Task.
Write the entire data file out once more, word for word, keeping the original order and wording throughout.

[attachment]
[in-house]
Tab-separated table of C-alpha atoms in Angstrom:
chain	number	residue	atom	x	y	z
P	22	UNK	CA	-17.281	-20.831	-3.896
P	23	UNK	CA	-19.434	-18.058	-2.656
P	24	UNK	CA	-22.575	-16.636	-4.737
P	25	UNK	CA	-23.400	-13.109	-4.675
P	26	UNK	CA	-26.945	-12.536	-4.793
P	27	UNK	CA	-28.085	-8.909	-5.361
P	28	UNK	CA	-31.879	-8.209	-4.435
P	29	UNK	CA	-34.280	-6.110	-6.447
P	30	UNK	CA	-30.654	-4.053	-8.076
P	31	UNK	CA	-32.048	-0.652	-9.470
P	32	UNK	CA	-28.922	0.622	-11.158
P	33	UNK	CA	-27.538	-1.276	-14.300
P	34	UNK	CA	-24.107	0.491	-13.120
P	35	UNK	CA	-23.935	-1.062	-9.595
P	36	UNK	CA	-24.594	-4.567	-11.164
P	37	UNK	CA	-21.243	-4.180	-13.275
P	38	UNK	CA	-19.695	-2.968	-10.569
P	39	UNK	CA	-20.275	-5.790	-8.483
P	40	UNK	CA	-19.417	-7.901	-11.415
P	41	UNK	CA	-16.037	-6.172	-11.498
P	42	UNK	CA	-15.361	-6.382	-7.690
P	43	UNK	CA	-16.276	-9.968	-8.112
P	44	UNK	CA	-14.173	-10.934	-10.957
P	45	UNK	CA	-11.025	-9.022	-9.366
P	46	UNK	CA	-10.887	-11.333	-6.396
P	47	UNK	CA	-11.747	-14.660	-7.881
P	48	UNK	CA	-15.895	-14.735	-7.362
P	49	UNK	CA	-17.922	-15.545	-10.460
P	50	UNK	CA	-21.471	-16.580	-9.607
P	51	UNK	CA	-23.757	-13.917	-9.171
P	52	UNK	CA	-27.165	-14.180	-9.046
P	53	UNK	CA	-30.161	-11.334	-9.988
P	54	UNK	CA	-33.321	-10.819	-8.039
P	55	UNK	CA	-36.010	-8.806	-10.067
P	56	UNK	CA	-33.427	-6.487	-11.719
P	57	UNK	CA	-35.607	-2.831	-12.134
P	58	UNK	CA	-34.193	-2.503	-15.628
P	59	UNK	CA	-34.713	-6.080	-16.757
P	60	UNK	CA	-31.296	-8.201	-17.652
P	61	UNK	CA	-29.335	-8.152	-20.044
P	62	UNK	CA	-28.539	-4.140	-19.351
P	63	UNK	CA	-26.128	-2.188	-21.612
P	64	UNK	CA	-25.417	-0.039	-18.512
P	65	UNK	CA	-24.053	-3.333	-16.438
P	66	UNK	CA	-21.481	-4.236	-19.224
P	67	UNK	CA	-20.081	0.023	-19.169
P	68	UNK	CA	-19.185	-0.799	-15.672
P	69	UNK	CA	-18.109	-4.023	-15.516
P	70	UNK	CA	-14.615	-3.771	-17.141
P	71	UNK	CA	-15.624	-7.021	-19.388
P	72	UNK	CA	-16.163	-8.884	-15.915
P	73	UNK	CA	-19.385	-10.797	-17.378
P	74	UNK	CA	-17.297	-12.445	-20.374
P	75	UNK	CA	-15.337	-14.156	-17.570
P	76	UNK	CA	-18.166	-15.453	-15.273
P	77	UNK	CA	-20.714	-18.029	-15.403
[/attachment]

[in-house]
Tab-separated table of C-alpha atoms in Angstrom:
chain	number	residue	atom	x	y	z
P	22	UNK	CA	-17.281	-20.831	-3.896
P	23	UNK	CA	-19.434	-18.058	-2.656
P	24	UNK	CA	-22.575	-16.636	-4.737
P	25	UNK	CA	-23.400	-13.109	-4.675
P	26	UNK	CA	-26.945	-12.536	-4.793
P	27	UNK	CA	-28.085	-8.909	-5.361
P	28	UNK	CA	-31.879	-8.209	-4.435
P	29	UNK	CA	-34.280	-6.110	-6.447
P	30	UNK	CA	-30.654	-4.053	-8.076
P	31	UNK	CA	-32.048	-0.652	-9.470
P	32	UNK	CA	-28.922	0.622	-11.158
P	33	UNK	CA	-27.538	-1.276	-14.300
P	34	UNK	CA	-24.107	0.491	-13.120
P	35	UNK	CA	-23.935	-1.062	-9.595
P	36	UNK	CA	-24.594	-4.567	-11.164
P	37	UNK	CA	-21.243	-4.180	-13.275
P	38	UNK	CA	-19.695	-2.968	-10.569
P	39	UNK	CA	-20.275	-5.790	-8.483
P	40	UNK	CA	-19.417	-7.901	-11.415
P	41	UNK	CA	-16.037	-6.172	-11.498
P	42	UNK	CA	-15.361	-6.382	-7.690
P	43	UNK	CA	-16.276	-9.968	-8.112
P	44	UNK	CA	-14.173	-10.934	-10.957
P	45	UNK	CA	-11.025	-9.022	-9.366
P	46	UNK	CA	-10.887	-11.333	-6.396
P	47	UNK	CA	-11.747	-14.660	-7.881
P	48	UNK	CA	-15.895	-14.735	-7.362
P	49	UNK	CA	-17.922	-15.545	-10.460
P	50	UNK	CA	-21.471	-16.580	-9.607
P	51	UNK	CA	-23.757	-13.917	-9.171
P	52	UNK	CA	-27.165	-14.180	-9.046
P	53	UNK	CA	-30.161	-11.334	-9.988
P	54	UNK	CA	-33.321	-10.819	-8.039
P	55	UNK	CA	-36.010	-8.806	-10.067
P	56	UNK	CA	-33.427	-6.487	-11.719
P	57	UNK	CA	-35.607	-2.831	-12.134
P	58	UNK	CA	-34.193	-2.503	-15.628
P	59	UNK	CA	-34.713	-6.080	-16.757
P	60	UNK	CA	-31.296	-8.201	-17.652
P	61	UNK	CA	-29.335	-8.152	-20.044
P	62	UNK	CA	-28.539	-4.140	-19.351
P	63	UNK	CA	-26.128	-2.188	-21.612
P	64	UNK	CA	-25.417	-0.039	-18.512
P	65	UNK	CA	-24.053	-3.333	-16.438
P	66	UNK	CA	-21.481	-4.236	-19.224
P	67	UNK	CA	-20.081	0.023	-19.169
P	68	UNK	CA	-19.185	-0.799	-15.672
P	69	UNK	CA	-18.109	-4.023	-15.516
P	70	UNK	CA	-14.615	-3.771	-17.141
P	71	UNK	CA	-15.624	-7.021	-19.388
P	72	UNK	CA	-16.163	-8.884	-15.915
P	73	UNK	CA	-19.385	-10.797	-17.378
P	74	UNK	CA	-17.297	-12.445	-20.374
P	75	UNK	CA	-15.337	-14.156	-17.570
P	76	UNK	CA	-18.166	-15.453	-15.273
P	77	UNK	CA	-20.714	-18.029	-15.403